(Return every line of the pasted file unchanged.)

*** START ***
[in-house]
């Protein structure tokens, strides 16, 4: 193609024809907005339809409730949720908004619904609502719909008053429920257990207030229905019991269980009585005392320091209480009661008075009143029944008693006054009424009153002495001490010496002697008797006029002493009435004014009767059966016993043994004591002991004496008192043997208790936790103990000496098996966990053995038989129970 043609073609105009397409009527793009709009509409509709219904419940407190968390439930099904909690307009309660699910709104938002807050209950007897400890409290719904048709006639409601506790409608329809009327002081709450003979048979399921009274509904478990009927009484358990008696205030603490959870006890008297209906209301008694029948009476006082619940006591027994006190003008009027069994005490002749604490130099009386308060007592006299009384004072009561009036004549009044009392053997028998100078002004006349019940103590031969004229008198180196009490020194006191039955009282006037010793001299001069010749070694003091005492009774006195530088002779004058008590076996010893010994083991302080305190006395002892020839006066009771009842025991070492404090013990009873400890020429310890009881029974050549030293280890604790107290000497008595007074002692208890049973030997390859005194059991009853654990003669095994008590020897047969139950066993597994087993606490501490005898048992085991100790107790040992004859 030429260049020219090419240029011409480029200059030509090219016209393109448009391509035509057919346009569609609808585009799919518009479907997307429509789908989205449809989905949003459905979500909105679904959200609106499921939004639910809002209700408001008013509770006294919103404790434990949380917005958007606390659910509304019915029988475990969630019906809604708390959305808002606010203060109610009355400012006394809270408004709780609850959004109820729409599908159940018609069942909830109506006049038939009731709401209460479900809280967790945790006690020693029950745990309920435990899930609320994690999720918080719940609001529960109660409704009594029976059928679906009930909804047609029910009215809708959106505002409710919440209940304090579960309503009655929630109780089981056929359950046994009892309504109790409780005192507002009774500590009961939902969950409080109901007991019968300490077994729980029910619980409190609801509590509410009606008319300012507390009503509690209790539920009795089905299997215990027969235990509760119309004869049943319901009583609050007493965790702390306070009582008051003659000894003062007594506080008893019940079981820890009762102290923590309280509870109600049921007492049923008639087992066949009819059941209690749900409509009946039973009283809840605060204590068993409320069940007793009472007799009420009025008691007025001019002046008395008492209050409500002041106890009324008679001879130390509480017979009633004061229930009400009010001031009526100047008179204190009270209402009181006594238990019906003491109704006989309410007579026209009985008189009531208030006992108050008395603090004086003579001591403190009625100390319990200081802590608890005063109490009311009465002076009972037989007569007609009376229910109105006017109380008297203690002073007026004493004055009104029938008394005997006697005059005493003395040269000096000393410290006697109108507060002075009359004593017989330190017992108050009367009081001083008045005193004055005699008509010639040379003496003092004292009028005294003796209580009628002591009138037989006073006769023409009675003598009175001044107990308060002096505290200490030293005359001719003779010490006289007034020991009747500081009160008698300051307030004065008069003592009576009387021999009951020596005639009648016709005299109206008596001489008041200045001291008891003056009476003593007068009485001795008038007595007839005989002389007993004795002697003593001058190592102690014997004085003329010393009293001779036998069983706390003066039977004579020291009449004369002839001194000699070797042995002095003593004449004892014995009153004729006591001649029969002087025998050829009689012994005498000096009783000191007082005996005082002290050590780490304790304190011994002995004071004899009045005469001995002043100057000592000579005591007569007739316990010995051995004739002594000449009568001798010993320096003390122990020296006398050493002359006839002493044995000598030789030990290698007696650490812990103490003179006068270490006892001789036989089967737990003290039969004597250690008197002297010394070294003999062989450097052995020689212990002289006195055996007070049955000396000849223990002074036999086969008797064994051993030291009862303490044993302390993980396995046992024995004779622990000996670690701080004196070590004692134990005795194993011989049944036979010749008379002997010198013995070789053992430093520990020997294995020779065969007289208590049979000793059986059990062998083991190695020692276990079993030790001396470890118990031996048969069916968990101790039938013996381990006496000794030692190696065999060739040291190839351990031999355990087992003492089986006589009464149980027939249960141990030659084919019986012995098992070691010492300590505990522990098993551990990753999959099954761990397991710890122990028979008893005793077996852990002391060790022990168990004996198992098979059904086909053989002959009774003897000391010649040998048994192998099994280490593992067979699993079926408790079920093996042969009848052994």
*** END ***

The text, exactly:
[in-house]
């Protein structure tokens, strides 16, 4: 193609024809907005339809409730949720908004619904609502719909008053429920257990207030229905019991269980009585005392320091209480009661008075009143029944008693006054009424009153002495001490010496002697008797006029002493009435004014009767059966016993043994004591002991004496008192043997208790936790103990000496098996966990053995038989129970 043609073609105009397409009527793009709009509409509709219904419940407190968390439930099904909690307009309660699910709104938002807050209950007897400890409290719904048709006639409601506790409608329809009327002081709450003979048979399921009274509904478990009927009484358990008696205030603490959870006890008297209906209301008694029948009476006082619940006591027994006190003008009027069994005490002749604490130099009386308060007592006299009384004072009561009036004549009044009392053997028998100078002004006349019940103590031969004229008198180196009490020194006191039955009282006037010793001299001069010749070694003091005492009774006195530088002779004058008590076996010893010994083991302080305190006395002892020839006066009771009842025991070492404090013990009873400890020429310890009881029974050549030293280890604790107290000497008595007074002692208890049973030997390859005194059991009853654990003669095994008590020897047969139950066993597994087993606490501490005898048992085991100790107790040992004859 030429260049020219090419240029011409480029200059030509090219016209393109448009391509035509057919346009569609609808585009799919518009479907997307429509789908989205449809989905949003459905979500909105679904959200609106499921939004639910809002209700408001008013509770006294919103404790434990949380917005958007606390659910509304019915029988475990969630019906809604708390959305808002606010203060109610009355400012006394809270408004709780609850959004109820729409599908159940018609069942909830109506006049038939009731709401209460479900809280967790945790006690020693029950745990309920435990899930609320994690999720918080719940609001529960109660409704009594029976059928679906009930909804047609029910009215809708959106505002409710919440209940304090579960309503009655929630109780089981056929359950046994009892309504109790409780005192507002009774500590009961939902969950409080109901007991019968300490077994729980029910619980409190609801509590509410009606008319300012507390009503509690209790539920009795089905299997215990027969235990509760119309004869049943319901009583609050007493965790702390306070009582008051003659000894003062007594506080008893019940079981820890009762102290923590309280509870109600049921007492049923008639087992066949009819059941209690749900409509009946039973009283809840605060204590068993409320069940007793009472007799009420009025008691007025001019002046008395008492209050409500002041106890009324008679001879130390509480017979009633004061229930009400009010001031009526100047008179204190009270209402009181006594238990019906003491109704006989309410007579026209009985008189009531208030006992108050008395603090004086003579001591403190009625100390319990200081802590608890005063109490009311009465002076009972037989007569007609009376229910109105006017109380008297203690002073007026004493004055009104029938008394005997006697005059005493003395040269000096000393410290006697109108507060002075009359004593017989330190017992108050009367009081001083008045005193004055005699008509010639040379003496003092004292009028005294003796209580009628002591009138037989006073006769023409009675003598009175001044107990308060002096505290200490030293005359001719003779010490006289007034020991009747500081009160008698300051307030004065008069003592009576009387021999009951020596005639009648016709005299109206008596001489008041200045001291008891003056009476003593007068009485001795008038007595007839005989002389007993004795002697003593001058190592102690014997004085003329010393009293001779036998069983706390003066039977004579020291009449004369002839001194000699070797042995002095003593004449004892014995009153004729006591001649029969002087025998050829009689012994005498000096009783000191007082005996005082002290050590780490304790304190011994002995004071004899009045005469001995002043100057000592000579005591007569007739316990010995051995004739002594000449009568001798010993320096003390122990020296006398050493002359006839002493044995000598030789030990290698007696650490812990103490003179006068270490006892001789036989089967737990003290039969004597250690008197002297010394070294003999062989450097052995020689212990002289006195055996007070049955000396000849223990002074036999086969008797064994051993030291009862303490044993302390993980396995046992024995004779622990000996670690701080004196070590004692134990005795194993011989049944036979010749008379002997010198013995070789053992430093520990020997294995020779065969007289208590049979000793059986059990062998083991190695020692276990079993030790001396470890118990031996048969069916968990101790039938013996381990006496000794030692190696065999060739040291190839351990031999355990087992003492089986006589009464149980027939249960141990030659084919019986012995098992070691010492300590505990522990098993551990990753999959099954761990397991710890122990028979008893005793077996852990002391060790022990168990004996198992098979059904086909053989002959009774003897000391010649040998048994192998099994280490593992067979699993079926408790079920093996042969009848052994």